What to do if I bought a bad carpet and it has worn in less than 2 months?

I bought a roll of carpet from a retailer at a discount. I was told that the carpet was a running line and perfect but since I was getting it at a discount, it did not come with a manufacturers warranty. Then 2 weeks after I had the carpet installed (by a different reputable flooring installer) it started developing corn rows. It is a manufacturing defect in which the carpet resembles rows of corn. It looks terrible within 2 months. When I contacted them byt they told me there was nothing that they can do. However, if it was a running line, it would have a warranty. Conflicting? Am I stuck?

Asked on June 2, 2012 under General Practice, Washington

Answers:

S.L,. Member, California Bar / FreeAdvice Contributing Attorney

Answered 8 years ago | Contributor

Although the carpet did not come with an express (written) warranty, there would still be implied (unwritten) warranties.  One implied warranty which would be applicable would be the implied warranty of merchantability, which means that the carpet is of a quality acceptable in the trade or profession.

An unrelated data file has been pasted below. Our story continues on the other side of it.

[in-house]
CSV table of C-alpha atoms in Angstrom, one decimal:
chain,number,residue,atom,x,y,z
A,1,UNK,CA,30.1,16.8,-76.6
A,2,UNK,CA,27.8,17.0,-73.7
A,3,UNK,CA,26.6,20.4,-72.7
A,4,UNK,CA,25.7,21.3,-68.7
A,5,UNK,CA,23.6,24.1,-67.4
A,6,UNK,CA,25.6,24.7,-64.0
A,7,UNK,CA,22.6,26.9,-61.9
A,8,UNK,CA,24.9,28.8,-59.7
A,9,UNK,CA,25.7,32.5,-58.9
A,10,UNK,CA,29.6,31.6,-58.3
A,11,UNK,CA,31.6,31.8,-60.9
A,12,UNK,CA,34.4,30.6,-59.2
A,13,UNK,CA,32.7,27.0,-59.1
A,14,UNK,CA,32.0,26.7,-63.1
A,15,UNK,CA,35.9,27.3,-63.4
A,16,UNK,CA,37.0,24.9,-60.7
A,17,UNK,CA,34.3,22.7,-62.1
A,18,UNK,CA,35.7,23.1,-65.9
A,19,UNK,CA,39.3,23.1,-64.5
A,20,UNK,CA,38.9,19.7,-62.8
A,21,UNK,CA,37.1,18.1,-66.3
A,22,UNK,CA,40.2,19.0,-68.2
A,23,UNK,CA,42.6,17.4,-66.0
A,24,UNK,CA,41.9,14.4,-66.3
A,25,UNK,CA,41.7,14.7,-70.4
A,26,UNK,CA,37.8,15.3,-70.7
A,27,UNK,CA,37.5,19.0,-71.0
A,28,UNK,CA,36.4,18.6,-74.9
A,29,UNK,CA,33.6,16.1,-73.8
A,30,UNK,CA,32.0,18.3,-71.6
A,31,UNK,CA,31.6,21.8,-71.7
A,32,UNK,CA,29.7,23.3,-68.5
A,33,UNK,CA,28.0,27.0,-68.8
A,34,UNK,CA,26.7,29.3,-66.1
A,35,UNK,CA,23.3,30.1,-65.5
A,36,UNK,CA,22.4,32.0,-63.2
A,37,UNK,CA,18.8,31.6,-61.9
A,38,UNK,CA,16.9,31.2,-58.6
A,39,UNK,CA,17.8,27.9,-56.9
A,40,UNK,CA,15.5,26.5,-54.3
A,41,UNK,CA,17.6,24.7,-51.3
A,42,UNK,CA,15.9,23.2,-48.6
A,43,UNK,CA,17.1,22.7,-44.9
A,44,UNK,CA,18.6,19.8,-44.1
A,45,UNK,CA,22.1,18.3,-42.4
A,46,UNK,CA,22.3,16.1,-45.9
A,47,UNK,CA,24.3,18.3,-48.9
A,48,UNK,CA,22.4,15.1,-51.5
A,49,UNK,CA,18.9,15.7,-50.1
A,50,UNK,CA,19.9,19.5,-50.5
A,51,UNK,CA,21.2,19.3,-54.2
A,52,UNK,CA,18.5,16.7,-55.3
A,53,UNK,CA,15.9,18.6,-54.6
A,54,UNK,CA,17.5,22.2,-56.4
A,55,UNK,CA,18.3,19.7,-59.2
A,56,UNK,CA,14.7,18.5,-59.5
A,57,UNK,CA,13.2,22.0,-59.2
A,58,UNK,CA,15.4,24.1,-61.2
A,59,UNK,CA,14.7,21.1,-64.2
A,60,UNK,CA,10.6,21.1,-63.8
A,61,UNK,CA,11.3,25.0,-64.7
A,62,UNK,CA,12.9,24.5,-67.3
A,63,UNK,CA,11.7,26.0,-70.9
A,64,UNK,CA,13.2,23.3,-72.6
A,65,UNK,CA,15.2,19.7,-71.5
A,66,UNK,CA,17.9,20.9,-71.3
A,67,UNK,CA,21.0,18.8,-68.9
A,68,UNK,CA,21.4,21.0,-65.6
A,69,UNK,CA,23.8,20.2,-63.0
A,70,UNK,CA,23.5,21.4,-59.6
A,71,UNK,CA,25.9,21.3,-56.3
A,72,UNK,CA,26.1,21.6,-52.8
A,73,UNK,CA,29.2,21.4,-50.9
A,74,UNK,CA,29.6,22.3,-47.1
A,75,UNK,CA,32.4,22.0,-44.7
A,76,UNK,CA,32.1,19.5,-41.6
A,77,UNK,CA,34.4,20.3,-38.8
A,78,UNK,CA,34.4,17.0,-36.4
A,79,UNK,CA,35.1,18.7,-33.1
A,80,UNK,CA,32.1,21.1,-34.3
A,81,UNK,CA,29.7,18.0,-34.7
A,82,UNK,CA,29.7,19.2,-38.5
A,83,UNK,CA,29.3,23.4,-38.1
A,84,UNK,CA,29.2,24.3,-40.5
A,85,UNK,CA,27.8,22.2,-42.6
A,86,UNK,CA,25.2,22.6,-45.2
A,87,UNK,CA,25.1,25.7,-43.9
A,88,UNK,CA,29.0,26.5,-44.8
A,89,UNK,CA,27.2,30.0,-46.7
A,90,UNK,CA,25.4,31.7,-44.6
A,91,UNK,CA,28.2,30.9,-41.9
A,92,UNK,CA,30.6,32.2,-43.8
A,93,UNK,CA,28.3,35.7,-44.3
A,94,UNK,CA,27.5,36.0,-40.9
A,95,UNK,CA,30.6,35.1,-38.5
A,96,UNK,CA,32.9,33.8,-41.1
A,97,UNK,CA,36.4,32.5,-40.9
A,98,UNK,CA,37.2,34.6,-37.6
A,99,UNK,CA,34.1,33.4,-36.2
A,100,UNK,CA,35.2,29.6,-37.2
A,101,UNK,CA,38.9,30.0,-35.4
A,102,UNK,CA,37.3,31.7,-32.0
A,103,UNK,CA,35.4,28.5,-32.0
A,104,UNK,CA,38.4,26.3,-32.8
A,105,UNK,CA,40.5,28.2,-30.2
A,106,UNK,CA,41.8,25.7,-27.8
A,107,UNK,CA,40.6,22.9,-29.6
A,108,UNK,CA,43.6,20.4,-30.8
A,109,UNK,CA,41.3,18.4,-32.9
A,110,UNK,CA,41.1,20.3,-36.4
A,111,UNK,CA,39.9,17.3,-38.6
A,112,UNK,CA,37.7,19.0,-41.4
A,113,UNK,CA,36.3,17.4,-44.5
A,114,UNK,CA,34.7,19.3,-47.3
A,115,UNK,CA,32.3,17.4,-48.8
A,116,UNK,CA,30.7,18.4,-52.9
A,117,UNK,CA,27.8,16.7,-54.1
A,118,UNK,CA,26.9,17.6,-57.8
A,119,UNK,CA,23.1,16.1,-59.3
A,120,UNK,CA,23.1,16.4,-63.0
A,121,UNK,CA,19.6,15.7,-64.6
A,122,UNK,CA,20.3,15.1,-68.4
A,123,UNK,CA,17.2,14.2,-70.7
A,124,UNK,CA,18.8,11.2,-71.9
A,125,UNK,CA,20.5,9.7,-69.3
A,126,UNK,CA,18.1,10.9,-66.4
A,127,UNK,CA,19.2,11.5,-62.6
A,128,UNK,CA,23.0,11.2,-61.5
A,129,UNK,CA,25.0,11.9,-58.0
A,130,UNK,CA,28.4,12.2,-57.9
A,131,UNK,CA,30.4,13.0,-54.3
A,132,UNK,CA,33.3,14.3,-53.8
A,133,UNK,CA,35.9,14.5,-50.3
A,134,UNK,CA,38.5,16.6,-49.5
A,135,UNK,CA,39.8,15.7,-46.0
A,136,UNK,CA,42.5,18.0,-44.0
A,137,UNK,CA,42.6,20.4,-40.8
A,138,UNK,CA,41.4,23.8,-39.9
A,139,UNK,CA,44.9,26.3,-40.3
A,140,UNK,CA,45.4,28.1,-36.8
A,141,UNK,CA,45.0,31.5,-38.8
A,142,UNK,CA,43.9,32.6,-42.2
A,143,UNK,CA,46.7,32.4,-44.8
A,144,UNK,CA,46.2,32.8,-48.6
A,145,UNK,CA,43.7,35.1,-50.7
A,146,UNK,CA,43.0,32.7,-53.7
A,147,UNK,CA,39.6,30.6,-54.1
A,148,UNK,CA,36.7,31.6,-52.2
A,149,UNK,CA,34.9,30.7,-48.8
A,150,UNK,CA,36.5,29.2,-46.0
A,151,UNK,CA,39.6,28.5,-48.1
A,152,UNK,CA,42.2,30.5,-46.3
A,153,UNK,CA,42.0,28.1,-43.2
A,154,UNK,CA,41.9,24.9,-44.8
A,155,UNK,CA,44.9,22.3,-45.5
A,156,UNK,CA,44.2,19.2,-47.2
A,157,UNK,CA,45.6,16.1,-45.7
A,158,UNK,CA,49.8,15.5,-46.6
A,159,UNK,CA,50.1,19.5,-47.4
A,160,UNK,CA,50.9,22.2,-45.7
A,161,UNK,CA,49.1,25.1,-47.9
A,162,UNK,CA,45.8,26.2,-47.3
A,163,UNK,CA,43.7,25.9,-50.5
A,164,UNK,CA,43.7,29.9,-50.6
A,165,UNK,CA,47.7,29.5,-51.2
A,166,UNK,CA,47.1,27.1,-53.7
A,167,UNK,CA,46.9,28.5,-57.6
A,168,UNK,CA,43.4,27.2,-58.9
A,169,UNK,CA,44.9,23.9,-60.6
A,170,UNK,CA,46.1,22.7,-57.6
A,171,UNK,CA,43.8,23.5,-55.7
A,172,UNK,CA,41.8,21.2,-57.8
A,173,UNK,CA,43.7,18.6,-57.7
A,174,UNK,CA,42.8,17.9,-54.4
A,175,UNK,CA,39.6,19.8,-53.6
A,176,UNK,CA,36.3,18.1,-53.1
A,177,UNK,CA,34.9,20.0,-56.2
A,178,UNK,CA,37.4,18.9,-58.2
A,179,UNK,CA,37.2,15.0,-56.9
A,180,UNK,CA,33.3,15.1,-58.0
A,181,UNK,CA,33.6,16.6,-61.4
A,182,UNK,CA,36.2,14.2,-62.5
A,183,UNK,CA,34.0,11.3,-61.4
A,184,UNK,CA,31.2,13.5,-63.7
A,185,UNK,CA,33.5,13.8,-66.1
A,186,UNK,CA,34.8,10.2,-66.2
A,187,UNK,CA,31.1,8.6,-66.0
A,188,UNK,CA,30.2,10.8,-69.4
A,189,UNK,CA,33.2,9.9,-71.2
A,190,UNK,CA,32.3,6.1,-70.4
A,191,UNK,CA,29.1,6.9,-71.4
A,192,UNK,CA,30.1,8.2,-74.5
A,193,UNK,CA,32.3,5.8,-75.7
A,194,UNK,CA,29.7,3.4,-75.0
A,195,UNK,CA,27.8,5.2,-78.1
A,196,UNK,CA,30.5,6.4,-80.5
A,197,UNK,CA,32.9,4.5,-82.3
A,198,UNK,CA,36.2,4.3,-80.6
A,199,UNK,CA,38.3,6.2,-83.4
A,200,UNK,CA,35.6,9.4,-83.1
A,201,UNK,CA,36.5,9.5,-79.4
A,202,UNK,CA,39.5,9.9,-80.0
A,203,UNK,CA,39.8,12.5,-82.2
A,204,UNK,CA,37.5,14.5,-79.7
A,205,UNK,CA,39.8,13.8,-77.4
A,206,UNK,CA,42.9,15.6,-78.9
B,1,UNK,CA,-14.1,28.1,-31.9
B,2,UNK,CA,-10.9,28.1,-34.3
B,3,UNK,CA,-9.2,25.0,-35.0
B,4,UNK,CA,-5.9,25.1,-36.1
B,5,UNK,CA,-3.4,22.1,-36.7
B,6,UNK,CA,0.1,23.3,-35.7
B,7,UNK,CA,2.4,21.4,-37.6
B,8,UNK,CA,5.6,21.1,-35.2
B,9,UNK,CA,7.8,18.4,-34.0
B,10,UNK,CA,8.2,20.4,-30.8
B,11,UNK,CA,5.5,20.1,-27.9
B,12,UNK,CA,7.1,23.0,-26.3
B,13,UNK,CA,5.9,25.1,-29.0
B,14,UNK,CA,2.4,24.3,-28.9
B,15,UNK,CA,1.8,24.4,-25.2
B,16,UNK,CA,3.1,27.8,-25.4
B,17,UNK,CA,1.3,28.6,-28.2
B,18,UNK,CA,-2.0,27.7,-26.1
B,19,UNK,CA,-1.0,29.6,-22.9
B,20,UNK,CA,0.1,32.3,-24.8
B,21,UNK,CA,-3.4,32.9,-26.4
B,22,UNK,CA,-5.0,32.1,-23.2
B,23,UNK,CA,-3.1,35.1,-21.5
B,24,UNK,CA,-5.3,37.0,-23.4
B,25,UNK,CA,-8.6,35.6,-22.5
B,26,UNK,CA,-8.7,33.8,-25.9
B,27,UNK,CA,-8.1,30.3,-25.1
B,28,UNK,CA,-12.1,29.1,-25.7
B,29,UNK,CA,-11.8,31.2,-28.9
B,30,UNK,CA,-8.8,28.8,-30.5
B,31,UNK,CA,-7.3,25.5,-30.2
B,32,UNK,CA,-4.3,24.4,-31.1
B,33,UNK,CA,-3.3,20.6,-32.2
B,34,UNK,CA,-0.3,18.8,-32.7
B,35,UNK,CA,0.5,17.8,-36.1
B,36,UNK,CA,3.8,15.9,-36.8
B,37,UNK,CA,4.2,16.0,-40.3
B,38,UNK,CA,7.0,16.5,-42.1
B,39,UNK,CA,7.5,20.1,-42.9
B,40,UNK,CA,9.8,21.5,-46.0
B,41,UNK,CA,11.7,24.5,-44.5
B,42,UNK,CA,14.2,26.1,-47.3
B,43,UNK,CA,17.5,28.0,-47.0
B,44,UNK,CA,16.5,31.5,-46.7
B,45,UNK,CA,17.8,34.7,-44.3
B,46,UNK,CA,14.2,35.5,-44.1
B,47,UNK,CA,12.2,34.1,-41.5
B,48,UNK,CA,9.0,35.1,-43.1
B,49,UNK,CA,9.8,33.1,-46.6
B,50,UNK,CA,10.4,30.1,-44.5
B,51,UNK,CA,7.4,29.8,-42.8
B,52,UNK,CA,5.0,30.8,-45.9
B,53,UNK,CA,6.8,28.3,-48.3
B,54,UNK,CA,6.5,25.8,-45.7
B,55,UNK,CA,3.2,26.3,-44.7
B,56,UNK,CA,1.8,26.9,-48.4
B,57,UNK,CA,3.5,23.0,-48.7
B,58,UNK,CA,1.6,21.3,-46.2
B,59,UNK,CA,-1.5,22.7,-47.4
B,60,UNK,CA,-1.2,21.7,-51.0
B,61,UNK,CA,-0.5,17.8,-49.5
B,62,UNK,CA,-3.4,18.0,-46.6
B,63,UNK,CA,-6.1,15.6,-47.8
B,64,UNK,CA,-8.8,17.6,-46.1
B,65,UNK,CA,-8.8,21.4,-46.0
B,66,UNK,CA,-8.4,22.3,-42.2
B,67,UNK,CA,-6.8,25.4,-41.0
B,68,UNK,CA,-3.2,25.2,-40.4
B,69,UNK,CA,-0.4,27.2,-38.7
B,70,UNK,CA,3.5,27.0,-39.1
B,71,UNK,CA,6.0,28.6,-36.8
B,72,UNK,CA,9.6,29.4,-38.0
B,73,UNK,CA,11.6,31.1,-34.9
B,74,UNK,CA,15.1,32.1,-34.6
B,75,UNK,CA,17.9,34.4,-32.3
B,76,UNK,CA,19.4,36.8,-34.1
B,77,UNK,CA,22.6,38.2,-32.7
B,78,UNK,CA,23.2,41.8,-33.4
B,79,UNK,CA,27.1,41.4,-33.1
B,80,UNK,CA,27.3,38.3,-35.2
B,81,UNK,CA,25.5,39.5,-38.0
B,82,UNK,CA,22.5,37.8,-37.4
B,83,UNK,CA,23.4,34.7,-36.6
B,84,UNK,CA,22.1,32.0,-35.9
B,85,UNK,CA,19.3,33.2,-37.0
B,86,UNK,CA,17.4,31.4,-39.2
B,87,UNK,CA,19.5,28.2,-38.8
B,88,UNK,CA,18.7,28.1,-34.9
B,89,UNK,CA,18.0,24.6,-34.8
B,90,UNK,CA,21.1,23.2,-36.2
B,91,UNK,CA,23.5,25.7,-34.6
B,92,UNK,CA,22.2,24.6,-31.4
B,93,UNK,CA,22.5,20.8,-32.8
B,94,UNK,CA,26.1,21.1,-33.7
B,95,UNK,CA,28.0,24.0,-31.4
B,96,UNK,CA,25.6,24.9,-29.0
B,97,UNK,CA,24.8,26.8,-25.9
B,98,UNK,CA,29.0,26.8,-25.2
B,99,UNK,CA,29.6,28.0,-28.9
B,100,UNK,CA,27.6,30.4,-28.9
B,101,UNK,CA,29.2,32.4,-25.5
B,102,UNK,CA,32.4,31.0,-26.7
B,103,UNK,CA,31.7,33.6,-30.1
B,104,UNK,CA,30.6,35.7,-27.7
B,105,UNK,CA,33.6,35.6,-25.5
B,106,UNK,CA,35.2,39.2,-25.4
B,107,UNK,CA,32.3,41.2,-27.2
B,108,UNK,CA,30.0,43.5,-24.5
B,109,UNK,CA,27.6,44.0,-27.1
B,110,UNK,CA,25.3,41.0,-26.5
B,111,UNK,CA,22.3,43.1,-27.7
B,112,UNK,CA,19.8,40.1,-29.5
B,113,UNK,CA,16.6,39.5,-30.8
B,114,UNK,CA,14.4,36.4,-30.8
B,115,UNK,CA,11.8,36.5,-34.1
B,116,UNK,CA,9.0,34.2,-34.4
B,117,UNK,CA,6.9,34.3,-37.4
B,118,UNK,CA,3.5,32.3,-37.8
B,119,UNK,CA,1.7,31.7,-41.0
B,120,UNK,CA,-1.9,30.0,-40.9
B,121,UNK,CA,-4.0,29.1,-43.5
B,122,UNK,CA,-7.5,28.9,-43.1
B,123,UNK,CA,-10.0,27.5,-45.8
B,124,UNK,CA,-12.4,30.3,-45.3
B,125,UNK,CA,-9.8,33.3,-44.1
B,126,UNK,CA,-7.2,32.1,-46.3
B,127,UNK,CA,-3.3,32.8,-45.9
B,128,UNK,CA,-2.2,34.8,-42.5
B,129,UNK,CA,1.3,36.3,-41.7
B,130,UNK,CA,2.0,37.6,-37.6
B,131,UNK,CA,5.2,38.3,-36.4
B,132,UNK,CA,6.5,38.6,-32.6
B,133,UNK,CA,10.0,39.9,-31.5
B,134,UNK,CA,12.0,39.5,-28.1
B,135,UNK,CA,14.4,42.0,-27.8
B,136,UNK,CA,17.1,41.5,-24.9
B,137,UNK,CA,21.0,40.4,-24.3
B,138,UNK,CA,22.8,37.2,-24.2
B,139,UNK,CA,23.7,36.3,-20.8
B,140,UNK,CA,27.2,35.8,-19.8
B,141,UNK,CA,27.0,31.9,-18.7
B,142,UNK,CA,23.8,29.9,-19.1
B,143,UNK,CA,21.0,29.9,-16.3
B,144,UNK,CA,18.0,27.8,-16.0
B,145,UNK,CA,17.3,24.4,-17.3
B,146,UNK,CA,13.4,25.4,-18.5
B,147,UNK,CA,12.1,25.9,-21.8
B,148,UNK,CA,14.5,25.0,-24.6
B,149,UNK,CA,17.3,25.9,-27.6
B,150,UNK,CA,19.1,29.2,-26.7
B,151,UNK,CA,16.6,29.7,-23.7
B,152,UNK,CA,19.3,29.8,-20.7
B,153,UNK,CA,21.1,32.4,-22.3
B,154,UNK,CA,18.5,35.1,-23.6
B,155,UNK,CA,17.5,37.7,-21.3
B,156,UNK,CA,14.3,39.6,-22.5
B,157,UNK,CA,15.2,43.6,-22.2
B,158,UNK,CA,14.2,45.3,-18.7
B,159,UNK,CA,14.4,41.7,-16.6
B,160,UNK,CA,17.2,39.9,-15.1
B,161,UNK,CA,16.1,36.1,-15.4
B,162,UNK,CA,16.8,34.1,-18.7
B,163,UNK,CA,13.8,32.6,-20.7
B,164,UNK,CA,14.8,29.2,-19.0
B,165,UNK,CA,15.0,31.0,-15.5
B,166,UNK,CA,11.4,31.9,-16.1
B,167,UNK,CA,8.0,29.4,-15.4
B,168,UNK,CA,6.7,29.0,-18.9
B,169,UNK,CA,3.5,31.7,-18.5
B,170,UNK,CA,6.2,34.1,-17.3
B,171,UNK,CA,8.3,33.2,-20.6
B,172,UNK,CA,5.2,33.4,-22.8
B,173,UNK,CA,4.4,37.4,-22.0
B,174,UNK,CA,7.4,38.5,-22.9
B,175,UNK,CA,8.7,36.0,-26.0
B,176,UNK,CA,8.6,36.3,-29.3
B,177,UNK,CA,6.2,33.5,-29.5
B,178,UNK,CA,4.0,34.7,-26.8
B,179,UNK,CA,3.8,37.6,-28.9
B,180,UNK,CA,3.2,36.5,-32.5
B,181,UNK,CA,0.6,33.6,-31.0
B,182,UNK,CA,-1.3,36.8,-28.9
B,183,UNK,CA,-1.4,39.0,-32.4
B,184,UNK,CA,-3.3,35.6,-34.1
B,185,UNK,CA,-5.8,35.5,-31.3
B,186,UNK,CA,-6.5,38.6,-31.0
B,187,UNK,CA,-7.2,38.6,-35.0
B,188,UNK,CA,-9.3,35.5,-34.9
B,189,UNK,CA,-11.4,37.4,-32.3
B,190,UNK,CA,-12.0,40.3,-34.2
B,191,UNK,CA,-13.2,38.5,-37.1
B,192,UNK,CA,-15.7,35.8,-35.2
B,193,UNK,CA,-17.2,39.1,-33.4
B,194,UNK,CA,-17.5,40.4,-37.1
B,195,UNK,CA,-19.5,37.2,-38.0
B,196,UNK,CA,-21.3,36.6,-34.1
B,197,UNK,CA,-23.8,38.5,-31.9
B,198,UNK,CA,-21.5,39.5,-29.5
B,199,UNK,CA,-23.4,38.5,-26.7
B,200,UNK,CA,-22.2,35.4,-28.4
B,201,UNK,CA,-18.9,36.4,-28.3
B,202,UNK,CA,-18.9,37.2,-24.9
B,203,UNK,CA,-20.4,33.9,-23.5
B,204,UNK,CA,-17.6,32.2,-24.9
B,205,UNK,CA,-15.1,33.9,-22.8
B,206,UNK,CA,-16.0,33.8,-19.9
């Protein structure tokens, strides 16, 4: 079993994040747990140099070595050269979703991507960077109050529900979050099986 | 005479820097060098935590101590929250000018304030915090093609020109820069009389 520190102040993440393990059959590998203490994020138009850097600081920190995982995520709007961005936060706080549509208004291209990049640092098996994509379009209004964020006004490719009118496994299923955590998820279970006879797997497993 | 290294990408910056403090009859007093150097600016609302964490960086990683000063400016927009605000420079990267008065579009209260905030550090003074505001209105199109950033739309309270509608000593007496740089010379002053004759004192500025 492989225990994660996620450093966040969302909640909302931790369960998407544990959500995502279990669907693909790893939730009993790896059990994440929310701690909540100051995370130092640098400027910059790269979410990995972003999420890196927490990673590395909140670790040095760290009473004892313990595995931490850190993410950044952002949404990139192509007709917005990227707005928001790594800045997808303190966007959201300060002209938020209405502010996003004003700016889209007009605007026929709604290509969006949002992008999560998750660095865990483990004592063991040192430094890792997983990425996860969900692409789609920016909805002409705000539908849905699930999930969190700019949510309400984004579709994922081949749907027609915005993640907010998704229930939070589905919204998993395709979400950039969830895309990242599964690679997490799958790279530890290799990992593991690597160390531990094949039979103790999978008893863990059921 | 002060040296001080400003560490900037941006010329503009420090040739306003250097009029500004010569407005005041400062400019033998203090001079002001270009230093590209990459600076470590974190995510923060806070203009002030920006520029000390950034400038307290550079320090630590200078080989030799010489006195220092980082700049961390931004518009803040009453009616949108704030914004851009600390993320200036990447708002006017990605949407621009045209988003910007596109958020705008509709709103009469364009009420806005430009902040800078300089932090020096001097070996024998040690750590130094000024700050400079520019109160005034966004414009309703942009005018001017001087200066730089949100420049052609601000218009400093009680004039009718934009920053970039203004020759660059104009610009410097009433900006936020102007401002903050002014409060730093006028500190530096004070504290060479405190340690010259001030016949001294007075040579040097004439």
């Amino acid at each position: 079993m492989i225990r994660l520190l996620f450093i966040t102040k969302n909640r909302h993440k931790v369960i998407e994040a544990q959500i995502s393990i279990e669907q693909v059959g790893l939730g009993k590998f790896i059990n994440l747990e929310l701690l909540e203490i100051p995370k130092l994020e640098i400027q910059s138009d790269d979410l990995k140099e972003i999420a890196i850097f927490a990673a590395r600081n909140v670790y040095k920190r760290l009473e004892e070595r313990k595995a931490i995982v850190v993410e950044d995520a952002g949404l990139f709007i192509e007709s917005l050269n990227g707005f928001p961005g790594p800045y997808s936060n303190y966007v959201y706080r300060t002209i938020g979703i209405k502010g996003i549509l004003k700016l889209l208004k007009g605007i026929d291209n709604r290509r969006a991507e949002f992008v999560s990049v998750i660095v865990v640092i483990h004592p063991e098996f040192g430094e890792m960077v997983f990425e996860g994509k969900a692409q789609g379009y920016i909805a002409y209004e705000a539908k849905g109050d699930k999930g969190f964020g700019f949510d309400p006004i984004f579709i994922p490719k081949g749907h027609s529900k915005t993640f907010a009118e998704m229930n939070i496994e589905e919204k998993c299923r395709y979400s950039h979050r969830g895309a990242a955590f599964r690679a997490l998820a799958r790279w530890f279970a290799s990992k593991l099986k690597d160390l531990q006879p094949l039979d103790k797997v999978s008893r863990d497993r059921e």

Since the carpet was not of a quality acceptable in the trade or profession, you could sue the manufacturer and retailer for breach of the implied warranty of merchantability.  You can file your lawsuit in Small Claims Court.  Your damages (the amount of compensation you are seeking in your lawsuit) would be the amount you paid for the carpet plus court costs.  Court costs would include the court filing fee and process server fee.


IMPORTANT NOTICE: The Answer(s) provided above are for general information only. The attorney providing the answer was not serving as the attorney for the person submitting the question or in any attorney-client relationship with such person. Laws may vary from state to state, and sometimes change. Tiny variations in the facts, or a fact not set forth in a question, often can change a legal outcome or an attorney's conclusion. Although AttorneyPages.com has verified the attorney was admitted to practice law in at least one jurisdiction, he or she may not be authorized to practice law in the jurisdiction referred to in the question, nor is he or she necessarily experienced in the area of the law involved. Unlike the information in the Answer(s) above, upon which you should NOT rely, for personal advice you can rely upon we suggest you retain an attorney to represent you.